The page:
Let's say I paid an extra $100 per month towards our principal mortgage amount. Using Dave Ramsey's own calculator, here are the results:
I would essentially save $14,000 in interest over the course of 30 years, and save three years of payments. But now if I put that $100 in an index fund that returned 7% per year over the same time frame?
$83,000. That's a hell of a lot of money, and shows the remarkable difference when you apply The Rule of 7: I made $69,000 by applying the rule and not paying my home off early.
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When Paying Off Your Mortgage Early Makes Sense
This article is not to completely dissuade you from paying off your mortgage early. Really, it's to point out the opposite side of Dave Ramsey's most famous war cry. However, there are some reasons to pay off your mortgage early.
Paying off your mortgage early can be an extremely important step psychologically. Waking up on the due date after getting your paycheck and not having to see that paycheck fly out the door immediately can be a powerful thing for your psyche, and I'm not here to argue.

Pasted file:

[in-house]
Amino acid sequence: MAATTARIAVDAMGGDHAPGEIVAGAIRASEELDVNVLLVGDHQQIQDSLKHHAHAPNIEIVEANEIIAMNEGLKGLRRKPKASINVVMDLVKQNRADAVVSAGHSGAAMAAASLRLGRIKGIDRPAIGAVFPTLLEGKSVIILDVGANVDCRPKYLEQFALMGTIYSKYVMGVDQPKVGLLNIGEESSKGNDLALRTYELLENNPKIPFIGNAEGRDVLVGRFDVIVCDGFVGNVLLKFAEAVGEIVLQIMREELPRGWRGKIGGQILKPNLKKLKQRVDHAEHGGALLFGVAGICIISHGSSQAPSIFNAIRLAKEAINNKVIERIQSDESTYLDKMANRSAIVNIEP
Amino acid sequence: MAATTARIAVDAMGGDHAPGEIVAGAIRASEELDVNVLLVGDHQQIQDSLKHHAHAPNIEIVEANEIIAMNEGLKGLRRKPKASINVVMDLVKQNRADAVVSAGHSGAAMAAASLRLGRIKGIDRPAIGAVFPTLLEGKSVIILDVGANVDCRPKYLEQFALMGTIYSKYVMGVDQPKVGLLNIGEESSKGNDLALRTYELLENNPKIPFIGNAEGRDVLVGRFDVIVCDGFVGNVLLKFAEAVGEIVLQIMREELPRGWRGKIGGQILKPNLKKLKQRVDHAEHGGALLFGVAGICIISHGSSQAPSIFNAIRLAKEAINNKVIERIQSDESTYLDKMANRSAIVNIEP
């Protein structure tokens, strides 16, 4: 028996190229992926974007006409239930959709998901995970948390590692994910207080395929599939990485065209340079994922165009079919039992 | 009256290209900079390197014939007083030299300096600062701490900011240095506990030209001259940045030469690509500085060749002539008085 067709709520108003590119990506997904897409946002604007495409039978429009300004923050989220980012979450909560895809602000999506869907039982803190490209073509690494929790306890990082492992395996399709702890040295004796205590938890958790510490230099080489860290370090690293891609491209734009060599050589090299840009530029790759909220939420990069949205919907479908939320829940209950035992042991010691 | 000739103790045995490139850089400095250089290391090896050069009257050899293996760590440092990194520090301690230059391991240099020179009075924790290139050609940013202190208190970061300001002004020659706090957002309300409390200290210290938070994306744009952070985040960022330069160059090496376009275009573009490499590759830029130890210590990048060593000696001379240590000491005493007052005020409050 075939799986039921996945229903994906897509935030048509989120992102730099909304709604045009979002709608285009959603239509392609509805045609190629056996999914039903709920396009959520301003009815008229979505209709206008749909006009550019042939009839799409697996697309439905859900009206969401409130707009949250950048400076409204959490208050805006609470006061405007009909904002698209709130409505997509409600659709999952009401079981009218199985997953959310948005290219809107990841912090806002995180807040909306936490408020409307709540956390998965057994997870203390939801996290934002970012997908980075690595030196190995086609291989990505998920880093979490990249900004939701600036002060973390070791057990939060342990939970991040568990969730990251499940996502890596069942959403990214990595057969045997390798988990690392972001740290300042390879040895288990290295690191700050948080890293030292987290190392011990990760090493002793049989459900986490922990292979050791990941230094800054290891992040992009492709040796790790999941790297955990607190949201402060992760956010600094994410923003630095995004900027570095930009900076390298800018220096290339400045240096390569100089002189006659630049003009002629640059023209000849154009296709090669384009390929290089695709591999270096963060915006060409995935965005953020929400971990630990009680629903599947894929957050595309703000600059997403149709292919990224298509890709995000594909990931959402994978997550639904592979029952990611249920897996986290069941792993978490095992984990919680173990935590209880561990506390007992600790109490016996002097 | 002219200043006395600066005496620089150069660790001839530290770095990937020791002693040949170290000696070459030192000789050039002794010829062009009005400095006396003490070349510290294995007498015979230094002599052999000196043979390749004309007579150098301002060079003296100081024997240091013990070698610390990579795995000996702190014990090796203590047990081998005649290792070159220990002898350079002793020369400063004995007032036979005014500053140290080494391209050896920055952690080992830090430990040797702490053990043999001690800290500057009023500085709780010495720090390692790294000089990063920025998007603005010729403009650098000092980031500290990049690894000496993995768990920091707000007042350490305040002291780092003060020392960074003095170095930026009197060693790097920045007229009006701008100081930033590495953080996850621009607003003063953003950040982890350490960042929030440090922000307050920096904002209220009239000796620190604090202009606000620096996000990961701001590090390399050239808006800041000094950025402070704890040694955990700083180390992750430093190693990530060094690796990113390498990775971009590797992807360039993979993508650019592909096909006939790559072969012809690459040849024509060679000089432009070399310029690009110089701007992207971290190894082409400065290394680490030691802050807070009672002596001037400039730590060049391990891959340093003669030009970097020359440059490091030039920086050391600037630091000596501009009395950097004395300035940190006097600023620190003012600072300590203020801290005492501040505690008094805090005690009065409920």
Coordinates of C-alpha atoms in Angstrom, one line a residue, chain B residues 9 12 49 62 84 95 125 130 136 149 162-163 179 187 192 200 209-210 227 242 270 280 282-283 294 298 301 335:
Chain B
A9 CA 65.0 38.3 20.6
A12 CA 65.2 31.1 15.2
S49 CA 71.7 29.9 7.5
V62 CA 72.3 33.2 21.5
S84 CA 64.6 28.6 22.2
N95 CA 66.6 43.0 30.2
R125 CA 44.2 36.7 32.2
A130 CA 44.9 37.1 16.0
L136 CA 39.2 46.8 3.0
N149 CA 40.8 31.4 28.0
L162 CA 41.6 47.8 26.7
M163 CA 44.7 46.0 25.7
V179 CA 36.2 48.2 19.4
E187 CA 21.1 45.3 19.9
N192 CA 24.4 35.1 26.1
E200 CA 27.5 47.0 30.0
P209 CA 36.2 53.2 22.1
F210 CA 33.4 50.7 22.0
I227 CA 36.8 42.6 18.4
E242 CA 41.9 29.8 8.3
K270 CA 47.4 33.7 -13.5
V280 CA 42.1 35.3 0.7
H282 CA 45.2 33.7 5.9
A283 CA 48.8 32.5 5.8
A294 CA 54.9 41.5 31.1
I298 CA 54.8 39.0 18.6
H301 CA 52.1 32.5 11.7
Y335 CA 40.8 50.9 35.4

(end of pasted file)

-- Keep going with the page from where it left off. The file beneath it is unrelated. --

There's also the "I can, so I will" argument. If you do happen to be an oil tycoon or tangentially related to an NFL team owner, then you likely have the cash to pay your house off without destroying your emergency fund. You also likely won't benefit from the tax breaks and you just want to lower your overall interest bill. In that case, go for it!
The Bottom Line
If it gives you any indication of where I'm going here, my wife and I are not planning on paying our home off early. As I mentioned earlier, we were able to refinance into a 2.875% interest rate on our 30-year fixed rate mortgage, which is basically government sponsored stealing. Thanks to the Federal Reserve tanking rates here in the United States prior to the pandemic, rates continued to fall to the point where it made too much sense to refinance. We even got paid by our mortgage lender to refinance, which was a fun surprise!
Again, each individual financial situation is different, so please do not take this article as advice. If you are interested in paying off your mortgage early (or not!), then contact a financial professional prior to doing anything.
Are you paying off your home early? Are you not? Do you listen to Dave Ramsey? Let me know in the comments below, and don't forget to sign up for my email list so you never miss a post! Thanks for reading!